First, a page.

More Funding for Transit to Invest in Technology, the Environment, and People
When President Biden signed the American Rescue Plan Act of 2021 (ARP), back in March, the transit industry could finally breathe a $30+ billion sigh of relief. While this federal funding has provided enormous support for the nation’s public transportation systems as they continue to respond to the COVID-19 pandemic, it's still not quite enough.
As we move towards a third year of pandemic-related challenges, the transit industry is fortunate to have access to some new funding for public transportation infrastructure, and pandemic-associated needs.
Show me the money (again) ARP
On September 9, 2021, the Federal Transit Administration (FTA), announced the opportunity for transit agencies to apply for discretionary grants under ARP's Additional Assistance Funding plan. The $2.2 billion ARP competitive grant funding will be awarded to public transit systems who can demonstrate that they have pandemic-associated requirements that they cannot fund entirely on their own.
With a host of new restrictions as the result of the pandemic, transit agencies need to be able to cover their operating expenses, including thorough cleaning and sanitization, maintaining critical staffing levels, and combating the spread of pathogens on their transit systems. The Additional Assistance Funding will help those who need the financial support most.
Infrastructure Bill funding for tech investing
A $1.2 trillion Infrastructure Bill recently passed by the US Senate, provides additional relief for underfunded transit agencies. This massive round of federal funding is intended to expedite necessary upgrades and investments into improving public transportation systems, and the infrastructure supporting them. As transit agencies prepare for the funding, and how best to allocate their new resources, they're receiving valuable feedback from those who matter most: their riders.
Through customer satisfaction surveys and in speaking directly with riders, US agencies have learned that riders are eager to get back on public transit, with an average of 72 percent saying they plan to use public transportation services as frequently as they did before the pandemic. However, reliability, social distancing and cleanliness now top the list of rider concerns. With the new funding, agencies can consistently meet new stricter cleaning demands. They're also able to invest in technology to improve on-time transit performance, enhance rider experience with news and entertainment technology, and offer on-demand microtransit to encourage usage by those who live or work outside of public transportation service areas.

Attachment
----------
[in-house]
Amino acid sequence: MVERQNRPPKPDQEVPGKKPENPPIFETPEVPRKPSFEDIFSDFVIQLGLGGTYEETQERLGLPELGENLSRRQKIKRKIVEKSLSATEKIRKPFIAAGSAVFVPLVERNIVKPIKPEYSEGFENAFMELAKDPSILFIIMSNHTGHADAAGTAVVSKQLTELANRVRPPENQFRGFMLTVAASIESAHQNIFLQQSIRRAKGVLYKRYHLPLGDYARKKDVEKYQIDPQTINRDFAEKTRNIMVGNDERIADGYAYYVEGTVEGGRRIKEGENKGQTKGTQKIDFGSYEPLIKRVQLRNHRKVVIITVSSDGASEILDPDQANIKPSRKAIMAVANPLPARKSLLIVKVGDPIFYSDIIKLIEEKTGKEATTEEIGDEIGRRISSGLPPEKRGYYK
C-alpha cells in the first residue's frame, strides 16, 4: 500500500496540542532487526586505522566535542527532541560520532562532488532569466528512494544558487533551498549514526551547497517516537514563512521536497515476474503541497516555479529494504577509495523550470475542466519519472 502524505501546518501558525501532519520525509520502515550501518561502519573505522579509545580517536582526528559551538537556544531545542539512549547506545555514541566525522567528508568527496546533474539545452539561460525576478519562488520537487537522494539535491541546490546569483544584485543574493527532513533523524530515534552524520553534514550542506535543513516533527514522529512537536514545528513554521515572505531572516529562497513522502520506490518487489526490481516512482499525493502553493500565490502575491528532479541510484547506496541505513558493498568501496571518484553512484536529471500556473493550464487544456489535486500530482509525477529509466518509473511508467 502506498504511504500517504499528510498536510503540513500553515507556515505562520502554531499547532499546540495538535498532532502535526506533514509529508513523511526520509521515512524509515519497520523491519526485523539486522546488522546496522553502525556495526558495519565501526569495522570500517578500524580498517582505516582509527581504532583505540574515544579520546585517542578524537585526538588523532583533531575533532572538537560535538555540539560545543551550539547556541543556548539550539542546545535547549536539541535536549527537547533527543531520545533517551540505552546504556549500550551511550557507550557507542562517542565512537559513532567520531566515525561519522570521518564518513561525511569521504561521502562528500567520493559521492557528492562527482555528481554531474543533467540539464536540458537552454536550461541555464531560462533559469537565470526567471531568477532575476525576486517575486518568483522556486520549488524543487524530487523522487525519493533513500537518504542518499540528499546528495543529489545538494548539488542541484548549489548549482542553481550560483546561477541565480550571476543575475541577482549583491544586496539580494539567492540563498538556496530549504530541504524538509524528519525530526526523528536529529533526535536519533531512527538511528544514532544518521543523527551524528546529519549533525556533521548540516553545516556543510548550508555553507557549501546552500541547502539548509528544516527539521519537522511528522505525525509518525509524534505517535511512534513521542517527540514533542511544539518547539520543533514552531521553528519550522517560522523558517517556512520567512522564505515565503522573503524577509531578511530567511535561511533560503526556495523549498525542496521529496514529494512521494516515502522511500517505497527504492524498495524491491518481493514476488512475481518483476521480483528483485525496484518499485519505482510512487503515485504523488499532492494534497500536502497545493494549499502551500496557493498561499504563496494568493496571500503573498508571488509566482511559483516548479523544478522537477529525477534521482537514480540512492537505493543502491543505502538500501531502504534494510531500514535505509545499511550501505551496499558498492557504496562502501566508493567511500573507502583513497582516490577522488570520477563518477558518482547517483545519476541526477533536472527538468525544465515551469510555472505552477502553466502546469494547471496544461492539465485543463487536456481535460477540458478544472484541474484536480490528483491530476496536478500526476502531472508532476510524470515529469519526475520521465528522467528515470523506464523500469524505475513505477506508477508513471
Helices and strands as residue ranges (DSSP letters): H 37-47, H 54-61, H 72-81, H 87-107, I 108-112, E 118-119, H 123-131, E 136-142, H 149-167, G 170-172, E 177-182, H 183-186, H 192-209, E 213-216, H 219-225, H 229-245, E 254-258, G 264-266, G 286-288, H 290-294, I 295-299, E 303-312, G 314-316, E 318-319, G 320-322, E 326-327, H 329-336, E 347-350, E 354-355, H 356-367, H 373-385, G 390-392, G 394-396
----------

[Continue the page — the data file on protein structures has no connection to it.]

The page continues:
Reconciliation Bill funding helps bridge the inequity gap
New legislation was recently passed by the House Transportation and Infrastructure Committee, that determines how lawmakers will spend transportation dollars – including billions aimed at expanding the mobility of low-income communities without access to cars.
The bill includes new, highly targeted programs for green mobility, to help the federal government make progress on climate change policy. Ben Crowther, program manager for Congress for the New Urbanism, praises the bill, stating that it “…supports our efforts to be better for the environment and maintain our commitment to equity in new ways.”
Investing in transit infrastructure
Until recently, there was a consensus that the United States was falling behind its global competitors on the condition of public transportation infrastructure. However new policies, and subsequent funding, as outlined above, are now generating economic growth and enhancing productivity. And all these new transit funding opportunities are working wonders for improving mobility, increasing access to economic opportunity, and promoting private development in cities, counties, and towns across the country.